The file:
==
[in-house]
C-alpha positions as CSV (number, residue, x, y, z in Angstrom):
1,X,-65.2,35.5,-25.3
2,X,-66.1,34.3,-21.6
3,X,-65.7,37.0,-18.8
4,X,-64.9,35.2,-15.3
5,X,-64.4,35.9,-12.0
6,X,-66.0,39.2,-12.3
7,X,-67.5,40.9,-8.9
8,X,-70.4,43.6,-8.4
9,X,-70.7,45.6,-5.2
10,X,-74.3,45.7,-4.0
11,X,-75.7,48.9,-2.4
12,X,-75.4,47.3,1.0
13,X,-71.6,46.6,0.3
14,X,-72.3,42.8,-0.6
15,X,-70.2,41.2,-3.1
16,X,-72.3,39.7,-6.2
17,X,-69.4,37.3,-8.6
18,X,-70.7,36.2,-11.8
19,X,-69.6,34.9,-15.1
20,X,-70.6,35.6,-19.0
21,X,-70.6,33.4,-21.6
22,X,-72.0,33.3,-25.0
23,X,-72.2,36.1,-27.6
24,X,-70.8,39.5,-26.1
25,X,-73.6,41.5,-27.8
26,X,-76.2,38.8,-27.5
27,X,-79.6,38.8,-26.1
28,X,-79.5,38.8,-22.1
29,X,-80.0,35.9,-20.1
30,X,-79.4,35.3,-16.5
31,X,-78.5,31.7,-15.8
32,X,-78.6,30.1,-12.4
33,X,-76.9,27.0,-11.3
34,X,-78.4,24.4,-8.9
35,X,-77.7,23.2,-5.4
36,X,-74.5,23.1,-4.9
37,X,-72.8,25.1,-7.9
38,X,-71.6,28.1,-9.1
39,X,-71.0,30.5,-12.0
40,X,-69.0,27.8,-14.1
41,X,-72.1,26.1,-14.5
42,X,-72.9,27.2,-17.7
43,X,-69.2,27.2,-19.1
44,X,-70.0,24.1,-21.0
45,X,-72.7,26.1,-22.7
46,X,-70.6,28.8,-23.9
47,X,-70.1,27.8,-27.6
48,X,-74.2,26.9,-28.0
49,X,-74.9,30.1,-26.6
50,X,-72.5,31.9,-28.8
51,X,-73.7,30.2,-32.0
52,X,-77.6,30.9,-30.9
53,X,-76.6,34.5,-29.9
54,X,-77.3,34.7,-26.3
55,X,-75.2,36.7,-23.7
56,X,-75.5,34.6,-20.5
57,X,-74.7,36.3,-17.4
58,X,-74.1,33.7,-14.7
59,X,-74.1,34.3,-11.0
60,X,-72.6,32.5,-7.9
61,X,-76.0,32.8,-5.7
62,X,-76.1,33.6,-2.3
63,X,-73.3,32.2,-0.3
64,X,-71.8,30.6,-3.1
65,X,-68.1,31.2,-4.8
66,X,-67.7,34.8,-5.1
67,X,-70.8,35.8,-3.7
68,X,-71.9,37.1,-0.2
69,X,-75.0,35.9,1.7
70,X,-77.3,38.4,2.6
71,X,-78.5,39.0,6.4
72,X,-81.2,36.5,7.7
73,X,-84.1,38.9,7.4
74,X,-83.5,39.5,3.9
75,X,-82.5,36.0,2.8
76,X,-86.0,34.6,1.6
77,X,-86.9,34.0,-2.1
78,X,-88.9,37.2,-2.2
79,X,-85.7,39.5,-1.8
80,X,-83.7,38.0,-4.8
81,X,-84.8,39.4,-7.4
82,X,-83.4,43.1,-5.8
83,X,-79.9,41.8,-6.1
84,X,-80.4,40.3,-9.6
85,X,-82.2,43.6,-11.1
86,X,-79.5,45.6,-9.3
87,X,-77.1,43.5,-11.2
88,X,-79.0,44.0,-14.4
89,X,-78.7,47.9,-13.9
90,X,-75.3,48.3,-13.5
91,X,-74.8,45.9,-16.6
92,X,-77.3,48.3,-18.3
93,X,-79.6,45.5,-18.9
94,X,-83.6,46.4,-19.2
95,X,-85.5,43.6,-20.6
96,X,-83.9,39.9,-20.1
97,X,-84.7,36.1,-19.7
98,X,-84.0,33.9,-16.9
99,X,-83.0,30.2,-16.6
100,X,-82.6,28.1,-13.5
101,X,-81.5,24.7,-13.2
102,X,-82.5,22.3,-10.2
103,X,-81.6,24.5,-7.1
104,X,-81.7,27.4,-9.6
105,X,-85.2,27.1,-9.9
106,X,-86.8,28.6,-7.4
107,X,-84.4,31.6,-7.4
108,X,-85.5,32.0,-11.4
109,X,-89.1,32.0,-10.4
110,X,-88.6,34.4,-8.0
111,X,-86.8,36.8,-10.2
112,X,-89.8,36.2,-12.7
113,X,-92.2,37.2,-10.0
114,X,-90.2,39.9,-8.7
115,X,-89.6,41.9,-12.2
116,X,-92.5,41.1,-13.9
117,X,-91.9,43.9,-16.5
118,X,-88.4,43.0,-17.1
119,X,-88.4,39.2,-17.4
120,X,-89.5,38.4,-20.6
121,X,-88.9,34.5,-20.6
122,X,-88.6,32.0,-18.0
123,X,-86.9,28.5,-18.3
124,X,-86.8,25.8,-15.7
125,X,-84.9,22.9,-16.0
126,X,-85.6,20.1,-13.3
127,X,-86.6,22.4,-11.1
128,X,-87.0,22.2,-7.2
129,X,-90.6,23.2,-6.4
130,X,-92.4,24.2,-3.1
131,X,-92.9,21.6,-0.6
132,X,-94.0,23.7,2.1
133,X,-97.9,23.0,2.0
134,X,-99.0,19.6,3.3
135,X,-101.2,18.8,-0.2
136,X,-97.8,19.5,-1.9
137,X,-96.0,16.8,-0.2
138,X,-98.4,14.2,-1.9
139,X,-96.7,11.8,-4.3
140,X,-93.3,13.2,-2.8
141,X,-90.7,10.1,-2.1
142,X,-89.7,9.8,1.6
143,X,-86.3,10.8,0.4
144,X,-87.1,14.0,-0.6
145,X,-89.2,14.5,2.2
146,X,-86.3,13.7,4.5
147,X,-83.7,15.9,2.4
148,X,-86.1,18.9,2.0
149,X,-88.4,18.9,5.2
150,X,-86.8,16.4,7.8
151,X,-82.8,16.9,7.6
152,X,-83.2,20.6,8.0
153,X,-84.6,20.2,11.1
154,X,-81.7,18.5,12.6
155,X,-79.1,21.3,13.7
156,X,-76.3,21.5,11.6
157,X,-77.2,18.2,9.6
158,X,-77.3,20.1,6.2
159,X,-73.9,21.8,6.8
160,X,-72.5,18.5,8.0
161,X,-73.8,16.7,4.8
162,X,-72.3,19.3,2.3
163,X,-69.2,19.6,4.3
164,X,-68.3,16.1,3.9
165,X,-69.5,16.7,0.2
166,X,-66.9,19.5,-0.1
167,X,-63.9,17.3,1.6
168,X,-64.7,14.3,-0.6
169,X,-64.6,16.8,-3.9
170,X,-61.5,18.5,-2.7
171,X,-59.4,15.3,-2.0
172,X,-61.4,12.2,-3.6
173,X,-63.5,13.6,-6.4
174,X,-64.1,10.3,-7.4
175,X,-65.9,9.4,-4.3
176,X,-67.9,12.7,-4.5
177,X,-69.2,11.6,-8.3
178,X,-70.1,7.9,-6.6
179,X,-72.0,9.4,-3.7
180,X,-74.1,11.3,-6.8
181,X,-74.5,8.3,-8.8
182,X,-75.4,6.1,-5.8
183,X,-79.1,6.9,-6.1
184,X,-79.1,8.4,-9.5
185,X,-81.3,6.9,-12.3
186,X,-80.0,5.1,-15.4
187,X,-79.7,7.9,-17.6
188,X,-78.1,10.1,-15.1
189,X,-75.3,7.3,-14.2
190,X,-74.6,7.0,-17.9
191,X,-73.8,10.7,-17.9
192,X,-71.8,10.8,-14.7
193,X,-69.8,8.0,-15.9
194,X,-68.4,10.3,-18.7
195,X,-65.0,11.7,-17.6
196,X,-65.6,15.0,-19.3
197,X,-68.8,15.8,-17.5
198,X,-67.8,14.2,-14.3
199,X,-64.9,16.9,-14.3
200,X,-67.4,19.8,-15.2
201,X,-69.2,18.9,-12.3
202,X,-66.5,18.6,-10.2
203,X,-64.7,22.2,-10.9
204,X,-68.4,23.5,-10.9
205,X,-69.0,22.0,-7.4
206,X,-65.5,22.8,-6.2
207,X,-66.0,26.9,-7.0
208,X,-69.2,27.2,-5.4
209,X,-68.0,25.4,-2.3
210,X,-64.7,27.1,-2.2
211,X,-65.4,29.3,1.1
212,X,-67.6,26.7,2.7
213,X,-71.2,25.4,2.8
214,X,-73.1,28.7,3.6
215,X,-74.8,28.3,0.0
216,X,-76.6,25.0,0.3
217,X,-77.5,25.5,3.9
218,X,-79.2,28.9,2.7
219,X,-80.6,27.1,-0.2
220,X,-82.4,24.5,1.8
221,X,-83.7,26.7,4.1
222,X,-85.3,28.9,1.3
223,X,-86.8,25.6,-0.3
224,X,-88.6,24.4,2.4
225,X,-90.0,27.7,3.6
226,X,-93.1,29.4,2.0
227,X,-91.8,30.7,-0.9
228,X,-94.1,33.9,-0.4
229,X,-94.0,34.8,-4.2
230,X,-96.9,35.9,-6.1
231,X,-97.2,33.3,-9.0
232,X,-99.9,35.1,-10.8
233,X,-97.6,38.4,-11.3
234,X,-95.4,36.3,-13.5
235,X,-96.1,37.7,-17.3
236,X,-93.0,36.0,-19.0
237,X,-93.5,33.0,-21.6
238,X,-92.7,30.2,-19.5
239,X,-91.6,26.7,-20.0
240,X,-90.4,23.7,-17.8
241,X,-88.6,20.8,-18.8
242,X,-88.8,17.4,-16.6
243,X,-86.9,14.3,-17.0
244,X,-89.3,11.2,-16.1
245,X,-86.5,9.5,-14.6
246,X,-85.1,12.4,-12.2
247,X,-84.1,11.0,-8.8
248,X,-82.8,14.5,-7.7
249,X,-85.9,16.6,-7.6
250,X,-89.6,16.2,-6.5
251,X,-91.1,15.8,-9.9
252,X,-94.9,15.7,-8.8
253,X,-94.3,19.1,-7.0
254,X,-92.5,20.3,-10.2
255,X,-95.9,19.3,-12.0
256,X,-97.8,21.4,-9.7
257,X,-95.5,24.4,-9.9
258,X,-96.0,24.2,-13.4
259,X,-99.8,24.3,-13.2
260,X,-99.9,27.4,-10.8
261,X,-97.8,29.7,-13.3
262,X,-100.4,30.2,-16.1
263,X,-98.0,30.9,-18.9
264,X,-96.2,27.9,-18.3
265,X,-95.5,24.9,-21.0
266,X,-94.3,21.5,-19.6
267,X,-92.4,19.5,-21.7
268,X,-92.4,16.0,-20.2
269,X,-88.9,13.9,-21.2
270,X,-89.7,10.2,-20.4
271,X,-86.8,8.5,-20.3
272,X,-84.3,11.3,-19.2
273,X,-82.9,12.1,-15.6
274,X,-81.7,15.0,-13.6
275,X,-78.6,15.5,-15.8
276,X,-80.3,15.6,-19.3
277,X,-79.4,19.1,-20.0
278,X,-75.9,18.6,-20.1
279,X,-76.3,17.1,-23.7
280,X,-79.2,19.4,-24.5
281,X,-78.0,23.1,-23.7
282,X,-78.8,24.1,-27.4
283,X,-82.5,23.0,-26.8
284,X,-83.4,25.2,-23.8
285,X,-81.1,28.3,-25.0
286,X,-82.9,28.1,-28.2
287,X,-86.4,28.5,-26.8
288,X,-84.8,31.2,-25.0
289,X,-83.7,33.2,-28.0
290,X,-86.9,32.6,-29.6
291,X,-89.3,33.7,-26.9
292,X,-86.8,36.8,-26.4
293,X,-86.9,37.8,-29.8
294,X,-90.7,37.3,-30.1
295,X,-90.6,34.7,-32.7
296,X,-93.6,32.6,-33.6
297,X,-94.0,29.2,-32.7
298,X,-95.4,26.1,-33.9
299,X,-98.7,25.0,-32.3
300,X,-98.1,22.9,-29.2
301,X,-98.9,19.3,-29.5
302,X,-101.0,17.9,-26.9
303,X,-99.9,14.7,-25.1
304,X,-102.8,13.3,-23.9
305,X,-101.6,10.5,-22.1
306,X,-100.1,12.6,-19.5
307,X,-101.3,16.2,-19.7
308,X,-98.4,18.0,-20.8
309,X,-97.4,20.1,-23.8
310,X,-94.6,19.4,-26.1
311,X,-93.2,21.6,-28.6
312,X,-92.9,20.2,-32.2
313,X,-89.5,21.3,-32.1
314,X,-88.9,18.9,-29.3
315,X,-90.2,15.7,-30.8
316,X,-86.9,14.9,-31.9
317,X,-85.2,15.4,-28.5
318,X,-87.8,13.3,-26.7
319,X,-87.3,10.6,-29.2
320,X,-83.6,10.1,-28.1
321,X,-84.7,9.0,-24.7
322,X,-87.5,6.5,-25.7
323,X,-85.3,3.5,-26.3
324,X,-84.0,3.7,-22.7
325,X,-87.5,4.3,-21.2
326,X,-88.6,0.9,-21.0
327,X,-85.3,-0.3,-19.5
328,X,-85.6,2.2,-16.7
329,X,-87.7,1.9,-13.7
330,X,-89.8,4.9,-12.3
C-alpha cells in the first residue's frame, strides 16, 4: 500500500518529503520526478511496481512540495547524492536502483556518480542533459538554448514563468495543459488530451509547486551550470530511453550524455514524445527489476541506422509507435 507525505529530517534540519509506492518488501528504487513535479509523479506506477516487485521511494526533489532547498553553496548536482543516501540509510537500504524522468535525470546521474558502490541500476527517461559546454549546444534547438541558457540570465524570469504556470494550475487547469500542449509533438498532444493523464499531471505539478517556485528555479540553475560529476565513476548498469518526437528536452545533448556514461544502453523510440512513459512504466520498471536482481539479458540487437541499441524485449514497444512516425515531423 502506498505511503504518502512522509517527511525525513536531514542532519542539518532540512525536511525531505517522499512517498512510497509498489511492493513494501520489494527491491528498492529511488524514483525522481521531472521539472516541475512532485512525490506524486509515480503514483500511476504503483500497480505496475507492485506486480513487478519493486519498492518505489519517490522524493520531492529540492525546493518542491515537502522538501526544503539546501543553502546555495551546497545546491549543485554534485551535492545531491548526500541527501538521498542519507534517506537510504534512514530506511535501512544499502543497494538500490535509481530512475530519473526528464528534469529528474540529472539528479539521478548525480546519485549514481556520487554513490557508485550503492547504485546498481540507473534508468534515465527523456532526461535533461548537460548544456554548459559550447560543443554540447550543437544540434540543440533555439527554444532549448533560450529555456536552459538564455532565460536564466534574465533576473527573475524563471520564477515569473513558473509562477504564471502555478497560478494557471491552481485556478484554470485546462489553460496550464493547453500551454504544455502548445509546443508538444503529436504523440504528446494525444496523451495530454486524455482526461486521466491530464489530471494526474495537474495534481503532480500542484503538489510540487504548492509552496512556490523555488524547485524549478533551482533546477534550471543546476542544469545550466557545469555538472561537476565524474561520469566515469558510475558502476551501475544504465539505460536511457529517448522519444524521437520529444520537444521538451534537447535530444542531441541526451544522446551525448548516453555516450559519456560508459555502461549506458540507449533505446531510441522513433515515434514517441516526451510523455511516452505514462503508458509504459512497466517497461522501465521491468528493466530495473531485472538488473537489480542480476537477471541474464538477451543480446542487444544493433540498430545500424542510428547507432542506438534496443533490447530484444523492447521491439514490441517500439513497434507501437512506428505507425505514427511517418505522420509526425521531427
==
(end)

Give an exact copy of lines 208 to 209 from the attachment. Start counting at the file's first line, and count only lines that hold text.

206,X,-65.5,22.8,-6.2
207,X,-66.0,26.9,-7.0